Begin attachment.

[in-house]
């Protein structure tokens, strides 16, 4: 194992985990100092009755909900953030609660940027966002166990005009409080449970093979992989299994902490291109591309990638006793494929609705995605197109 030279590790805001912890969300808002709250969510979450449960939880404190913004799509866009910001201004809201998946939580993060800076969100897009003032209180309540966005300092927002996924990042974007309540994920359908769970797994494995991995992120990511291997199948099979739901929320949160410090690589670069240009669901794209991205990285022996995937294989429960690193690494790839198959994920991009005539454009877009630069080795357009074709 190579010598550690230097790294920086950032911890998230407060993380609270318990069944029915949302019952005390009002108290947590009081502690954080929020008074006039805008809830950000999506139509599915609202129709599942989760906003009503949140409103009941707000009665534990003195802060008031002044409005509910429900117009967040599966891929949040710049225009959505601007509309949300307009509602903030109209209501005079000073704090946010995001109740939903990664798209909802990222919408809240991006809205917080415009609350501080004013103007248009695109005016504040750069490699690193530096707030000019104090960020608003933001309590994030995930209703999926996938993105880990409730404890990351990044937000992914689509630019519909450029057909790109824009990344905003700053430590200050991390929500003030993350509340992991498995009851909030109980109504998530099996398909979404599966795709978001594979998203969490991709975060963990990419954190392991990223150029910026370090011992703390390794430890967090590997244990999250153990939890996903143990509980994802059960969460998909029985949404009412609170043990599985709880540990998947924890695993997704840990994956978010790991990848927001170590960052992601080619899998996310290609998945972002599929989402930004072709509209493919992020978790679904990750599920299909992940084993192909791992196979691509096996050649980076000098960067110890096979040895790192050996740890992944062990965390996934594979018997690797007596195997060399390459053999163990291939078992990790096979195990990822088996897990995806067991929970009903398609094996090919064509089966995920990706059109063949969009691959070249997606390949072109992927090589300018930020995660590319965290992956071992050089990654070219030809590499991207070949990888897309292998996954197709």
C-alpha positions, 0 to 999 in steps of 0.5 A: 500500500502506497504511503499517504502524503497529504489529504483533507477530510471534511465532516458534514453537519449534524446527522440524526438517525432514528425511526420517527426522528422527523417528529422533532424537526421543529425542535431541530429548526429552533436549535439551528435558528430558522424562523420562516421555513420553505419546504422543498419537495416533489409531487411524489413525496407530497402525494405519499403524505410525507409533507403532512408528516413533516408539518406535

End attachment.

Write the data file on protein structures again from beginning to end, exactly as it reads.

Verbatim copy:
[in-house]
């Protein structure tokens, strides 16, 4: 194992985990100092009755909900953030609660940027966002166990005009409080449970093979992989299994902490291109591309990638006793494929609705995605197109 030279590790805001912890969300808002709250969510979450449960939880404190913004799509866009910001201004809201998946939580993060800076969100897009003032209180309540966005300092927002996924990042974007309540994920359908769970797994494995991995992120990511291997199948099979739901929320949160410090690589670069240009669901794209991205990285022996995937294989429960690193690494790839198959994920991009005539454009877009630069080795357009074709 190579010598550690230097790294920086950032911890998230407060993380609270318990069944029915949302019952005390009002108290947590009081502690954080929020008074006039805008809830950000999506139509599915609202129709599942989760906003009503949140409103009941707000009665534990003195802060008031002044409005509910429900117009967040599966891929949040710049225009959505601007509309949300307009509602903030109209209501005079000073704090946010995001109740939903990664798209909802990222919408809240991006809205917080415009609350501080004013103007248009695109005016504040750069490699690193530096707030000019104090960020608003933001309590994030995930209703999926996938993105880990409730404890990351990044937000992914689509630019519909450029057909790109824009990344905003700053430590200050991390929500003030993350509340992991498995009851909030109980109504998530099996398909979404599966795709978001594979998203969490991709975060963990990419954190392991990223150029910026370090011992703390390794430890967090590997244990999250153990939890996903143990509980994802059960969460998909029985949404009412609170043990599985709880540990998947924890695993997704840990994956978010790991990848927001170590960052992601080619899998996310290609998945972002599929989402930004072709509209493919992020978790679904990750599920299909992940084993192909791992196979691509096996050649980076000098960067110890096979040895790192050996740890992944062990965390996934594979018997690797007596195997060399390459053999163990291939078992990790096979195990990822088996897990995806067991929970009903398609094996090919064509089966995920990706059109063949969009691959070249997606390949072109992927090589300018930020995660590319965290992956071992050089990654070219030809590499991207070949990888897309292998996954197709």
C-alpha positions, 0 to 999 in steps of 0.5 A: 500500500502506497504511503499517504502524503497529504489529504483533507477530510471534511465532516458534514453537519449534524446527522440524526438517525432514528425511526420517527426522528422527523417528529422533532424537526421543529425542535431541530429548526429552533436549535439551528435558528430558522424562523420562516421555513420553505419546504422543498419537495416533489409531487411524489413525496407530497402525494405519499403524505410525507409533507403532512408528516413533516408539518406535